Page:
Moringa oleifera is a tree native to a number of Asian, African, and Central American countries and has been used in traditional medicine for an assortment of medicinal uses for centuries. Due to bioactive compounds within Moringa leaves, it is believed that Moringa leaf extract may possess cancer-selective antiproliferative properties. Previous research has been conducted in regards to this topic, but poor experimental design due to lack of necessary controls limits the legitimacy of anticancer claims. While previous research has shown that Moringa leaf extract has the potential to kill cancer cells, the research fails to demonstrate the effects of Moringa leaf extract on healthy cells. In order for anticancer claims to be sufficient and yield the possibility of a future cancer treatment, Moringa leaf extract must not harm non-cancerous cells. This is essential in order to be considered a cancer-selective killing agent. The current study was designed using tissue type pairs including both cancerous and non-cancerous cell lines. These cell lines were treated with increasing concentrations of Moringa leaf extracts. After 48 hours, cell proliferation was measured with CellTiter 96 Aqueous Non-Radioactive Cell Proliferation Assay, and statistical analyses were completed. Results showed that the Moringa leaf extract had no statistically significant effect on either of the breast cell lines, cancerous or non-cancerous. However, the results suggest there is a statistically significant difference in cell proliferation between the lung cell lines. Low concentrations increased cell proliferation in the healthy lung cells while having no significant effect on the cancerous lung cells. The effects reversed at higher concentrations. This could be due to the difference in cell responses between cancerous lung cells and healthy lung cells. Microscopy findings provided qualitative results that helped determine the method of cell death occurring by cells treated with Moringa leaf extract. Ideally, an effective cancer treatment would cause cancerous cells to die by apoptosis, rather than necrosis. However, the findings suggest necrosis is the primary mode of death occurring in the cancerous lung cells, while the cancerous breast cells showed no signs of cell death. This research contradicts previous findings that Moringa leaf extract is a cancer killing agent; therefore, more research should be completed to understand these new findings.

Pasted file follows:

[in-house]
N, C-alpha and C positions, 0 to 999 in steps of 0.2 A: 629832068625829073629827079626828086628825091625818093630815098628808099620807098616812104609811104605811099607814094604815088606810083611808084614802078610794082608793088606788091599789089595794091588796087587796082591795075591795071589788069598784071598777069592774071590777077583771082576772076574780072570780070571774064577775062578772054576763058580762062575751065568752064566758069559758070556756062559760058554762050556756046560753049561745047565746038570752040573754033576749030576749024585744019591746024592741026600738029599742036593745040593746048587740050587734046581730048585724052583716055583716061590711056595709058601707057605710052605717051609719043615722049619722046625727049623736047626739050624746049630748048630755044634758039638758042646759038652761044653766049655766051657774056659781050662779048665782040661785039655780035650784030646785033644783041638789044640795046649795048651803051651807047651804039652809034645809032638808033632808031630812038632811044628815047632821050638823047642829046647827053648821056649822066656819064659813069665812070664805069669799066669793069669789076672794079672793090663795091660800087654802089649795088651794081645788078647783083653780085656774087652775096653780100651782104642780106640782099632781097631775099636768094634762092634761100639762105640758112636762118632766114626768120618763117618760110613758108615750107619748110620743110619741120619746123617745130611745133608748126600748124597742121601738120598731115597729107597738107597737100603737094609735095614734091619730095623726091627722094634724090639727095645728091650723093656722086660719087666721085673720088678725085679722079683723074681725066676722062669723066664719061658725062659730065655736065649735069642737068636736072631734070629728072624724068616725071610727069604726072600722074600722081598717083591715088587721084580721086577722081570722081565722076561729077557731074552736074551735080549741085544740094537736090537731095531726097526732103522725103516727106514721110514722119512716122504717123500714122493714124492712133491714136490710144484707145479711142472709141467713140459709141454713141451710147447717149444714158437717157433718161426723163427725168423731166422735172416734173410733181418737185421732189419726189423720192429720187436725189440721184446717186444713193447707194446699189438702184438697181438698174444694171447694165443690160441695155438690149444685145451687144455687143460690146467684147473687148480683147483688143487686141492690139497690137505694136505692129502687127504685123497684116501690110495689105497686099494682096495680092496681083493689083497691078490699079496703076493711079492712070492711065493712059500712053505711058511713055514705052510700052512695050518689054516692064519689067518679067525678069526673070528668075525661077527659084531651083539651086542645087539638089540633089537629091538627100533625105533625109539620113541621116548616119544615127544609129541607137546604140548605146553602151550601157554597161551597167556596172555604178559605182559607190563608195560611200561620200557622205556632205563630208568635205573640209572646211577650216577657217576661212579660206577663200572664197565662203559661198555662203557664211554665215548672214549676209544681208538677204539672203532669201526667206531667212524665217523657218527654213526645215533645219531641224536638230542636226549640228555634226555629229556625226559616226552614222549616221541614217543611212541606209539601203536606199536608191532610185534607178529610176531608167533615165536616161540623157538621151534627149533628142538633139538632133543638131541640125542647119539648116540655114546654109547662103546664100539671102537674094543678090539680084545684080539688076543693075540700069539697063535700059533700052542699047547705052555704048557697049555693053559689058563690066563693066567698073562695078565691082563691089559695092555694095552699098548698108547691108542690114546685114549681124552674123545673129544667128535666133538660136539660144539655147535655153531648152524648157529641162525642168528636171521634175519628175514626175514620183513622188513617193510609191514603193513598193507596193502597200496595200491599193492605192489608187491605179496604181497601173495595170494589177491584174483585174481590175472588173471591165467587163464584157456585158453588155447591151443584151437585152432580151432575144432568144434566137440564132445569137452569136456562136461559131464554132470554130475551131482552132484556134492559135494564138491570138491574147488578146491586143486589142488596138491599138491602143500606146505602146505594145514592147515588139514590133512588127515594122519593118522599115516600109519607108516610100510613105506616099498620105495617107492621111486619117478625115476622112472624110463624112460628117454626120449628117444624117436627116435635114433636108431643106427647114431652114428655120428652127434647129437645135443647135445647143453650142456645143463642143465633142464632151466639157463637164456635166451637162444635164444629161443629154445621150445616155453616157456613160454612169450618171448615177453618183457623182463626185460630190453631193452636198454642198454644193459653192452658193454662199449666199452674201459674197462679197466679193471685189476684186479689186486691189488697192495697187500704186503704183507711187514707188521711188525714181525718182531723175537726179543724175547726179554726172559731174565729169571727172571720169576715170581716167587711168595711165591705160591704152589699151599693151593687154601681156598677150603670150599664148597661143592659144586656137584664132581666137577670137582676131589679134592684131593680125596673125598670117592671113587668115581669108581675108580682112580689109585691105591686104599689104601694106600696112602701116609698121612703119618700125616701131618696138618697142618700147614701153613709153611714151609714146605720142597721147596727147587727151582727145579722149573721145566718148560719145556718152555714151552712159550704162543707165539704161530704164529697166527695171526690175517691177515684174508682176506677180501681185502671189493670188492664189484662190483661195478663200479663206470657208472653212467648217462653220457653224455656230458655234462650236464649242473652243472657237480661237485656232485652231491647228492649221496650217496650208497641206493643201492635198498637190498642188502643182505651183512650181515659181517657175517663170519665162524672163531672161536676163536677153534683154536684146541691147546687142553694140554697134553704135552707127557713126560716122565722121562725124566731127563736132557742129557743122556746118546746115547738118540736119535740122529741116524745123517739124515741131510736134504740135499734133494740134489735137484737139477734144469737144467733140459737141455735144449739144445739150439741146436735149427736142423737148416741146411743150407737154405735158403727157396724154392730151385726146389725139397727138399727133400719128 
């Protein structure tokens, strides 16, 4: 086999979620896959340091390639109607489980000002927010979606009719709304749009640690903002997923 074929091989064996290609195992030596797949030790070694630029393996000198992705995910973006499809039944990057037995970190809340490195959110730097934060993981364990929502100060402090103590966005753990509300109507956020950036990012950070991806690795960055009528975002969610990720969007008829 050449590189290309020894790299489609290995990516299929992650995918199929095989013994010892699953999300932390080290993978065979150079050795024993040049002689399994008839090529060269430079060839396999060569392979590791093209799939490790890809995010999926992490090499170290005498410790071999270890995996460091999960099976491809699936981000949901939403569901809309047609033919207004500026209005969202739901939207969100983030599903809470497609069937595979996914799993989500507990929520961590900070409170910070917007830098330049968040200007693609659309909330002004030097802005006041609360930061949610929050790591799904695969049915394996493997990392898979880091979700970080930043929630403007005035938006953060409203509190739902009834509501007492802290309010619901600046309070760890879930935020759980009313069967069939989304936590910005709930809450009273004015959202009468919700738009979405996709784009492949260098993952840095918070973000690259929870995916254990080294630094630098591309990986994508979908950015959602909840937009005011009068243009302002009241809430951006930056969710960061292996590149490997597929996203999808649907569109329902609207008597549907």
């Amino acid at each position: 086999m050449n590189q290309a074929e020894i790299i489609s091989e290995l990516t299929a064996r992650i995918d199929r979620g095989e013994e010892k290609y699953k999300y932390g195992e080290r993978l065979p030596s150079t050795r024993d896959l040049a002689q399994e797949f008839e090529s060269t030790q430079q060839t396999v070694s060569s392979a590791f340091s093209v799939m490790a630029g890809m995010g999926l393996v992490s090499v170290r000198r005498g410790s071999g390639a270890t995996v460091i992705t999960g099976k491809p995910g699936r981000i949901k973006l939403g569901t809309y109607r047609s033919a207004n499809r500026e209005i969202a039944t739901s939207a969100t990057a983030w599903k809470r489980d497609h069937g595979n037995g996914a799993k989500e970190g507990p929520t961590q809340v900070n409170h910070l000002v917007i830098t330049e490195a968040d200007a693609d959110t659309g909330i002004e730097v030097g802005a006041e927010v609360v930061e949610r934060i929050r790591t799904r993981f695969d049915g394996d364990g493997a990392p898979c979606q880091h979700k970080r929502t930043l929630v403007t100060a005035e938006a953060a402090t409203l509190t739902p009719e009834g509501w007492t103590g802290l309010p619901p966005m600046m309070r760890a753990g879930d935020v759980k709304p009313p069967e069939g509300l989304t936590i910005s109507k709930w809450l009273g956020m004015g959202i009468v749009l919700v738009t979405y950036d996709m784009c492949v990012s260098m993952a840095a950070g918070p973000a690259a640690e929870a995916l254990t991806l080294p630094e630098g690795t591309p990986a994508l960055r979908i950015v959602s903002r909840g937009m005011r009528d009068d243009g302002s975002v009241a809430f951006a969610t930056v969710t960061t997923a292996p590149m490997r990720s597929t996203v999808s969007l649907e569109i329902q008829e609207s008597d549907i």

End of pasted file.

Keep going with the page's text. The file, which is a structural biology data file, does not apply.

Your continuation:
Welch, Reagen H. and Tietje, Ashlee H.
"Investigation of Moringa oleifera leaf extract and its cancer-selective antiproliferative properties,"
Journal of the South Carolina Academy of Science: Vol. 15:
2, Article 4.
Available at: https://scholarcommons.sc.edu/jscas/vol15/iss2/4